The English Wikipedia says that Heliocentrism was "official" in Christianity in 1822 and in Judaism by the 20th century. What about Islam?
Where does it say "official"?– aasheqMar 2, 2015 at 9:51
1That Wikipedia page doesn't say anything about official positions of entire religions, and there is really no way such a position could ever exist. Nobody speaks for all Christians or all Jews.– DanielMar 2, 2015 at 14:15
@Daniel, that's why i put "official" in quotation marks. the pope is a significant enough figure to put him as "official" with quotation marks, for the purpose of this question...– SparklerMar 2, 2015 at 15:08
3I disagree. The Pope speaks for Roman Catholics. Not Protestants or Orthodox Christians. Also the Rabbi quoted in the article, while influential throughout the Jewish world, is only the leader of a relatively small sect of Jews. In addition, the point he was making was not an endorsement of heliocentricism .– DanielMar 2, 2015 at 15:12
@Daniel, ok, what do you think about my summary?– SparklerMar 2, 2015 at 15:45
Muslim astronomers bestowed great contributions to astronomy. Since Islam was widespread and had many sects we can not talk about an official acknowledged date for heliocentrism. But we understand that Muslim Astronomers may have inspired Copernicus.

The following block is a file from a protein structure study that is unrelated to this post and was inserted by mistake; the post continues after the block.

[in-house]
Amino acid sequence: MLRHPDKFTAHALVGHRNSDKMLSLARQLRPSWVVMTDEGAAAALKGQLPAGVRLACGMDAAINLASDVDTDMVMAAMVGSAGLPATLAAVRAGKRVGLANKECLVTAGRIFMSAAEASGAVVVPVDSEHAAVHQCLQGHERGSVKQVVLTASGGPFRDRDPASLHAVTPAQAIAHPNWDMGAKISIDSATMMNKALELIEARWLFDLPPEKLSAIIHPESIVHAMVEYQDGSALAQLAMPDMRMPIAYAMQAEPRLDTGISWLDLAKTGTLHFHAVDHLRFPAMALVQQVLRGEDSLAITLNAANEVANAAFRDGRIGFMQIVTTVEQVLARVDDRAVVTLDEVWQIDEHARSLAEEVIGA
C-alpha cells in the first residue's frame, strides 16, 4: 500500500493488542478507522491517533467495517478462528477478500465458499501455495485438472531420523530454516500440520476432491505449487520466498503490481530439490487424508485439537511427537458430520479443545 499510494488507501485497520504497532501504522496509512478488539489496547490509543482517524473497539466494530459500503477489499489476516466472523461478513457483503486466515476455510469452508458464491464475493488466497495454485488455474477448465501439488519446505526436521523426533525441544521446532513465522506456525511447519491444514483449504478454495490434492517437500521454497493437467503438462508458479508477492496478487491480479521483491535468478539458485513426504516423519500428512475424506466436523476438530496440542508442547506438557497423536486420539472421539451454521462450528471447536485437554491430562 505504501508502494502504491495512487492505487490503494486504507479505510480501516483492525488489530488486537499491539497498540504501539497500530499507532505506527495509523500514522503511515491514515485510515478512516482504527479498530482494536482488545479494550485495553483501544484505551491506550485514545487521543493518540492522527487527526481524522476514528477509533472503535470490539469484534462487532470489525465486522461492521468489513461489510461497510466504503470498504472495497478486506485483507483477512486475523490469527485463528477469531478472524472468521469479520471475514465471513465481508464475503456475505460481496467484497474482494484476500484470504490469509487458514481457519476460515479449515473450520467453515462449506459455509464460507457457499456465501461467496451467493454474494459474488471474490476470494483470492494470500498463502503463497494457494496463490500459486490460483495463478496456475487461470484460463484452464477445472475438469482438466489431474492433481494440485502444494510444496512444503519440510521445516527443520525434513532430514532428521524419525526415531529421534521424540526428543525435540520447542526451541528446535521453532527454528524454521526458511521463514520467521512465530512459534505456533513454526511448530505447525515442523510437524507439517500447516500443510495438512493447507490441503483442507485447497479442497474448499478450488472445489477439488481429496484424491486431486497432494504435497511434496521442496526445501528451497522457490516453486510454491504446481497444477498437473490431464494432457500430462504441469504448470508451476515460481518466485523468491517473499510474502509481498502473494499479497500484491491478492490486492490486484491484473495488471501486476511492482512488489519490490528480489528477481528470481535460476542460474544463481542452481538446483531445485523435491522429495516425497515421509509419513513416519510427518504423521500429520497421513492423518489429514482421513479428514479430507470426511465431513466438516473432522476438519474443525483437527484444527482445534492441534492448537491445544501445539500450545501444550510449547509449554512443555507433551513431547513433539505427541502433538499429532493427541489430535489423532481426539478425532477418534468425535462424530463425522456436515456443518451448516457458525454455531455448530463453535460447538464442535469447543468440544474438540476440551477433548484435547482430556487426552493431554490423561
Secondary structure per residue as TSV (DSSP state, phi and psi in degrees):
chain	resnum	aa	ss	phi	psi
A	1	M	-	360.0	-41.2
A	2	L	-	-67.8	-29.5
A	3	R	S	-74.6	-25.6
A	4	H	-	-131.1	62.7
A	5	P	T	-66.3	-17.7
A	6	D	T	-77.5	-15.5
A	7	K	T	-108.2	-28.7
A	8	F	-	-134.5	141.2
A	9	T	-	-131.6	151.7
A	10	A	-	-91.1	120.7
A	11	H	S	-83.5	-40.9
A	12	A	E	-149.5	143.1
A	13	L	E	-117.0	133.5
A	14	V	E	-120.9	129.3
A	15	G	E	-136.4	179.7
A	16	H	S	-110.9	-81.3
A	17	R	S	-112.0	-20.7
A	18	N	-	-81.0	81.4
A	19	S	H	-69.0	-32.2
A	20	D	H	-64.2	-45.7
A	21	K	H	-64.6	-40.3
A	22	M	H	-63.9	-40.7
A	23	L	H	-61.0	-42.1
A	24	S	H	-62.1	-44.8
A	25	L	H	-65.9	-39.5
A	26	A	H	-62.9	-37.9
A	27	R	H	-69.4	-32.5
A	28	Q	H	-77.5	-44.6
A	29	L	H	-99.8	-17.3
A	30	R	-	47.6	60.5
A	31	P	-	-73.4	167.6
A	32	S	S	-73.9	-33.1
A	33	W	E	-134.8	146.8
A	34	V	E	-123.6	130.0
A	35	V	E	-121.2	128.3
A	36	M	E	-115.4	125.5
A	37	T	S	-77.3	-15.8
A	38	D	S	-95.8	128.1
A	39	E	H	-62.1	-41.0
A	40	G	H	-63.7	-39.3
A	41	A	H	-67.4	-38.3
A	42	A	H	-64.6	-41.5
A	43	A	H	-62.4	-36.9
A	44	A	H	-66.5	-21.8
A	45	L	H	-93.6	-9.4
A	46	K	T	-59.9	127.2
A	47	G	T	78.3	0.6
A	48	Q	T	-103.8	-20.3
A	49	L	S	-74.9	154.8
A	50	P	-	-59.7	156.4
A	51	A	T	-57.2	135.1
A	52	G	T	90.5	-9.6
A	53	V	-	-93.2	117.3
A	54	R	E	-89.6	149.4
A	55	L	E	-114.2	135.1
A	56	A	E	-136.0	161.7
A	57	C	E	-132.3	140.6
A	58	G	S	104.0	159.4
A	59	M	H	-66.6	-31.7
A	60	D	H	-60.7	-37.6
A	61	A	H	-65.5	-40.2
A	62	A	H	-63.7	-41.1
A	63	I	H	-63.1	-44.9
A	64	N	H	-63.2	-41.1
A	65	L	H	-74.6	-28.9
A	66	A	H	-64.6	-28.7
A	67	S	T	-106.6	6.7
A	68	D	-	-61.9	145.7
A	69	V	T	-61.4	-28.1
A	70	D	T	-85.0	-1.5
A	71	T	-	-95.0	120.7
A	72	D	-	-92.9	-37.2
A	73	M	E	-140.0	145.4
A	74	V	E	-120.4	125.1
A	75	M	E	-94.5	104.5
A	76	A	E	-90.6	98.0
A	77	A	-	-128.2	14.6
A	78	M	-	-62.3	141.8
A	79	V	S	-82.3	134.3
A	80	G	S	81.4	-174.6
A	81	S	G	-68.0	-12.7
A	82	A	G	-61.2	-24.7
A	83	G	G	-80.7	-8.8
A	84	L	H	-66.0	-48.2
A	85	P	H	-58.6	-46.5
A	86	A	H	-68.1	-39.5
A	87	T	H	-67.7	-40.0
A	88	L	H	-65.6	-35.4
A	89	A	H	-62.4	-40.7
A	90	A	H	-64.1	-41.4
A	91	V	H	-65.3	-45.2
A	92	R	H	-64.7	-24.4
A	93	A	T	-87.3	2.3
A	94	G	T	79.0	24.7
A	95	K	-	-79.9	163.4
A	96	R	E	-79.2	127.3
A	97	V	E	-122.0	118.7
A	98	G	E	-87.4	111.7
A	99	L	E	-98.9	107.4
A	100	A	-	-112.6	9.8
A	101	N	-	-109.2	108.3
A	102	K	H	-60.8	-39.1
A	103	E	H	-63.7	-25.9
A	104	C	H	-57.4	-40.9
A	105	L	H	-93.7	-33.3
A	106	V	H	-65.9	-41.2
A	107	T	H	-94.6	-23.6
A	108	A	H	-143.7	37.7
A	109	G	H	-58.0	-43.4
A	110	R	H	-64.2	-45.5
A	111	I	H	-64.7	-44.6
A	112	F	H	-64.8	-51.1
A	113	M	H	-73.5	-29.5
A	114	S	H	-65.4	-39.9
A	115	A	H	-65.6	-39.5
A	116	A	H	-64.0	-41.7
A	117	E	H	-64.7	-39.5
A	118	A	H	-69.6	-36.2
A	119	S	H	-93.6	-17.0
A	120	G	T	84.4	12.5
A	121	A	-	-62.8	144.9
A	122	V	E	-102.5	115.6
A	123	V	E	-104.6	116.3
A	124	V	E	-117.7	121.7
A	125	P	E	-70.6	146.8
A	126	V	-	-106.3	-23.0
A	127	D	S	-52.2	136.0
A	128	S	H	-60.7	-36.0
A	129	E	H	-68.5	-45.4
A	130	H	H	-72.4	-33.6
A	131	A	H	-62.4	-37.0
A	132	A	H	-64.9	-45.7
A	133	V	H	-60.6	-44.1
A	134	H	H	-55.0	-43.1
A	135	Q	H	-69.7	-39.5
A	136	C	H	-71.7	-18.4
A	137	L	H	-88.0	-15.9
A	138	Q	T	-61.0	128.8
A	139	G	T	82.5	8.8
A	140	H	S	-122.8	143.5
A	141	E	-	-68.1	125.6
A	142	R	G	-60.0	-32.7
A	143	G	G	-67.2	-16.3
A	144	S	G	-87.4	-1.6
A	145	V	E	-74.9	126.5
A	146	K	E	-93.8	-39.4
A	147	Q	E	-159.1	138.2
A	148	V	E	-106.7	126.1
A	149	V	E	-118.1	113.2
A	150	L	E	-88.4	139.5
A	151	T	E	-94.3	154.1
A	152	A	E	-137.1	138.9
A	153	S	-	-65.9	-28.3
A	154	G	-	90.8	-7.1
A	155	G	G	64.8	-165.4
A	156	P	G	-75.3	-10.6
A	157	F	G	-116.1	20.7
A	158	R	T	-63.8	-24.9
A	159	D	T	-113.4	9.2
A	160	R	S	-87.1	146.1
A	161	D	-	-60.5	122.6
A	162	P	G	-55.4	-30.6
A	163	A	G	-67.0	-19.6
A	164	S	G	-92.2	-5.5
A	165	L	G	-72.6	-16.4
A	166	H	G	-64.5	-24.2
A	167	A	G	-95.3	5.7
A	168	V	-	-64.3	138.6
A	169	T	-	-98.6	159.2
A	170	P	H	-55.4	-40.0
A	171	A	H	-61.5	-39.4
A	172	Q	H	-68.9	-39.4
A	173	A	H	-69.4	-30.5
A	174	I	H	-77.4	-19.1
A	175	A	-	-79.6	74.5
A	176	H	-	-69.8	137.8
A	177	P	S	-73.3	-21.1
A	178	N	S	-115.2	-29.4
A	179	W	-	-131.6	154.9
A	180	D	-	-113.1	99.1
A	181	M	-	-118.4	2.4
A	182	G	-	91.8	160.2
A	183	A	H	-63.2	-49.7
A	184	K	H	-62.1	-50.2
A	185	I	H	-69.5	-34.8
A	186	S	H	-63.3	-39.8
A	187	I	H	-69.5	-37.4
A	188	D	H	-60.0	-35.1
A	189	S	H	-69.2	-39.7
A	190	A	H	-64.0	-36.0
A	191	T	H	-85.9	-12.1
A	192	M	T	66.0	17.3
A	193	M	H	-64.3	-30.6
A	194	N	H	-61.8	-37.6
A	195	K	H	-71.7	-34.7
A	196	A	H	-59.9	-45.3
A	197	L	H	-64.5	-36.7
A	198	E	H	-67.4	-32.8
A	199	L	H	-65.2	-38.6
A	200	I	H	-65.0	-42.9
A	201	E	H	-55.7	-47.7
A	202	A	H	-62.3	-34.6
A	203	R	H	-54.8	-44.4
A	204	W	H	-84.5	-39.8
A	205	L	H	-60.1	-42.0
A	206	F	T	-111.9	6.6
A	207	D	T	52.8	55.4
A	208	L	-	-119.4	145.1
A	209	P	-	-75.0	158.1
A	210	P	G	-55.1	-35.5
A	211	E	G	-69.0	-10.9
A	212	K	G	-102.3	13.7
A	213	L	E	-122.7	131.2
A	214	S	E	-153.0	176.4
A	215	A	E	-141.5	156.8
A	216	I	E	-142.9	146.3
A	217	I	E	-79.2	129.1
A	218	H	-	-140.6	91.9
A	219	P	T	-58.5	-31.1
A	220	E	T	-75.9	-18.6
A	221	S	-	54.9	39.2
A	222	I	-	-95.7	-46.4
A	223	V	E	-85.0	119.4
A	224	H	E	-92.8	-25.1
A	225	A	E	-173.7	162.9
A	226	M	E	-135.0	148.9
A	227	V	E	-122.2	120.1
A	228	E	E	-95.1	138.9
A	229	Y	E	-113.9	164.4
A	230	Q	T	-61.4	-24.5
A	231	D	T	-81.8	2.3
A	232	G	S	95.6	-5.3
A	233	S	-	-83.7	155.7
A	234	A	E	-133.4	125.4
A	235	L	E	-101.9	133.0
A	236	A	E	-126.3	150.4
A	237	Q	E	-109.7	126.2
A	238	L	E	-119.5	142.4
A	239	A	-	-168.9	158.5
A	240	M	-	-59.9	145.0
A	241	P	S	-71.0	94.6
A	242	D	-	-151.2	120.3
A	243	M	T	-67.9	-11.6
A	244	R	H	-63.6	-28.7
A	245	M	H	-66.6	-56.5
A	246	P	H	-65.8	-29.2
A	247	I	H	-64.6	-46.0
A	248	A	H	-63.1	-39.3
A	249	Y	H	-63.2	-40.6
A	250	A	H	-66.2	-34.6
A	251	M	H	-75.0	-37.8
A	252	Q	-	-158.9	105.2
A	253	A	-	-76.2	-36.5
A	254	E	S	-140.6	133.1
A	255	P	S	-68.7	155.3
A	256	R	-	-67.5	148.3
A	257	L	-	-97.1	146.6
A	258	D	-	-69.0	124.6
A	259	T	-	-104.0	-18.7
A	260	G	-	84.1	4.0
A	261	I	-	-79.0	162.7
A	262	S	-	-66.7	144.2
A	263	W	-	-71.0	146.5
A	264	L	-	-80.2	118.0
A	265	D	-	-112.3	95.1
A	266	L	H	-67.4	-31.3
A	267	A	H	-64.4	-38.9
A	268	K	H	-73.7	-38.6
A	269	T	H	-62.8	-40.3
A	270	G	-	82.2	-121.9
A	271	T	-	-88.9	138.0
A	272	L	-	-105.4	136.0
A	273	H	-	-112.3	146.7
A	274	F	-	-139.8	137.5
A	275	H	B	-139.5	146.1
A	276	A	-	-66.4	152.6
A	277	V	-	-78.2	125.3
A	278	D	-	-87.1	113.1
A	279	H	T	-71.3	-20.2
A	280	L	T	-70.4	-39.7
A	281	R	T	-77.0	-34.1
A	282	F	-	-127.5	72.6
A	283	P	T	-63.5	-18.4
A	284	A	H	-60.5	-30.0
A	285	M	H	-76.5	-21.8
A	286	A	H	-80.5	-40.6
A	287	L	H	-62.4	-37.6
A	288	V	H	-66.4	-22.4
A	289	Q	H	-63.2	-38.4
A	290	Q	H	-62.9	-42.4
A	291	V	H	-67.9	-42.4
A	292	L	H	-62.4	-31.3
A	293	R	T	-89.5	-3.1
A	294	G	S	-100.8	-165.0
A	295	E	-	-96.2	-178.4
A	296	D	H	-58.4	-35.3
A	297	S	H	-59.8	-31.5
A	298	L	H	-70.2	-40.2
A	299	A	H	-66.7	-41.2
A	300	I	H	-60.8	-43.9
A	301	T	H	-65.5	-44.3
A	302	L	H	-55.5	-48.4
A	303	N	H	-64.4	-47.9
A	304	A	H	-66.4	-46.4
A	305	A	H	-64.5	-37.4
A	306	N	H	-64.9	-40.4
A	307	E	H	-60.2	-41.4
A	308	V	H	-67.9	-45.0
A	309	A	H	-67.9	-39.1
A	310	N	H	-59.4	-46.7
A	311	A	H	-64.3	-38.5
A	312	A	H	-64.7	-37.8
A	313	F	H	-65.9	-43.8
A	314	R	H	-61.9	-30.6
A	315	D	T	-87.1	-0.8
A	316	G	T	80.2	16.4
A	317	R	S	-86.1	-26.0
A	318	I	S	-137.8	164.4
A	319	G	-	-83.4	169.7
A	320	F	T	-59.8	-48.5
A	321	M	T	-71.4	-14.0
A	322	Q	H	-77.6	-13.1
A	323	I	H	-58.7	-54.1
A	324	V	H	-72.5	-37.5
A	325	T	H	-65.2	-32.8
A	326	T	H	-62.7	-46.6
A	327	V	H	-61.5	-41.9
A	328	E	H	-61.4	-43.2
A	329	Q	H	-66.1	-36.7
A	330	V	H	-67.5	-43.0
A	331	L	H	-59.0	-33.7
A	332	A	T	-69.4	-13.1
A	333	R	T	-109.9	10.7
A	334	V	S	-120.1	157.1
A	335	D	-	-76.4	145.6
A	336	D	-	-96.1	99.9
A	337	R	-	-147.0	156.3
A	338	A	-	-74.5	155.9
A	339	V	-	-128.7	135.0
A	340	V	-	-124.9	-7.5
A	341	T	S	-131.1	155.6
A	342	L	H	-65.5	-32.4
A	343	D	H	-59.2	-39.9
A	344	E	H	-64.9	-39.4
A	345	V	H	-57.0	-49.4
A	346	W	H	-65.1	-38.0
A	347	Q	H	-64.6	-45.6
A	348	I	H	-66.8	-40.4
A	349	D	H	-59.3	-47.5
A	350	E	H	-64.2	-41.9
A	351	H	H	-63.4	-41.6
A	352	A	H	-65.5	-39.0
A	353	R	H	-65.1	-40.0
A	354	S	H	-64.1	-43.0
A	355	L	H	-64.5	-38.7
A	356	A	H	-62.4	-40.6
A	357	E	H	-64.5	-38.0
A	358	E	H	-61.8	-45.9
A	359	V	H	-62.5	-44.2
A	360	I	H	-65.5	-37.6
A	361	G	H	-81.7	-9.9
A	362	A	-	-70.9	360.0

The influence of the Maragha school on Copernicus remains speculative, since there is no documentary evidence to prove it. The possibility that Copernicus independently developed the Tusi couple remains open, since no researcher has yet demonstrated that he knew about Tusi's work or that of the Maragha school.
For more info Geocentrism_and_Islamic_astronomy
It dated back to a few centuries earlier than Copernicus' puplication.
What more impressive idea came from Fakhr al-Din al-Razi was Multiverse
1@aasheq mentioned this (surprising) video. How should this video, referencing 36-38, be interpreted in the context of your answer?– SparklerMar 2, 2015 at 0:47
These days i saw a video where it said that Copernicus had copied the Work of Ibn Shatir youtube. They pretend that in Krakow where he died they found copies of Ibn Shatirs work. Also Copernicus made the same calculation errors ibn Shatir Arabic Wikipedia did!– Medi1Saif ♦Jul 31, 2015 at 5:17
The Quran mentions "astronomy" in verses 21:33 and 36:38, but these verses are not contradicting or supporting any scientific theory, whether it's geocentrism or heliocentrism.
In other words, it depends on the personal perspective of each and every person. Therefore the "acknowledgement" has nothing to do with Islam or the Quran, but rather with the individual's values.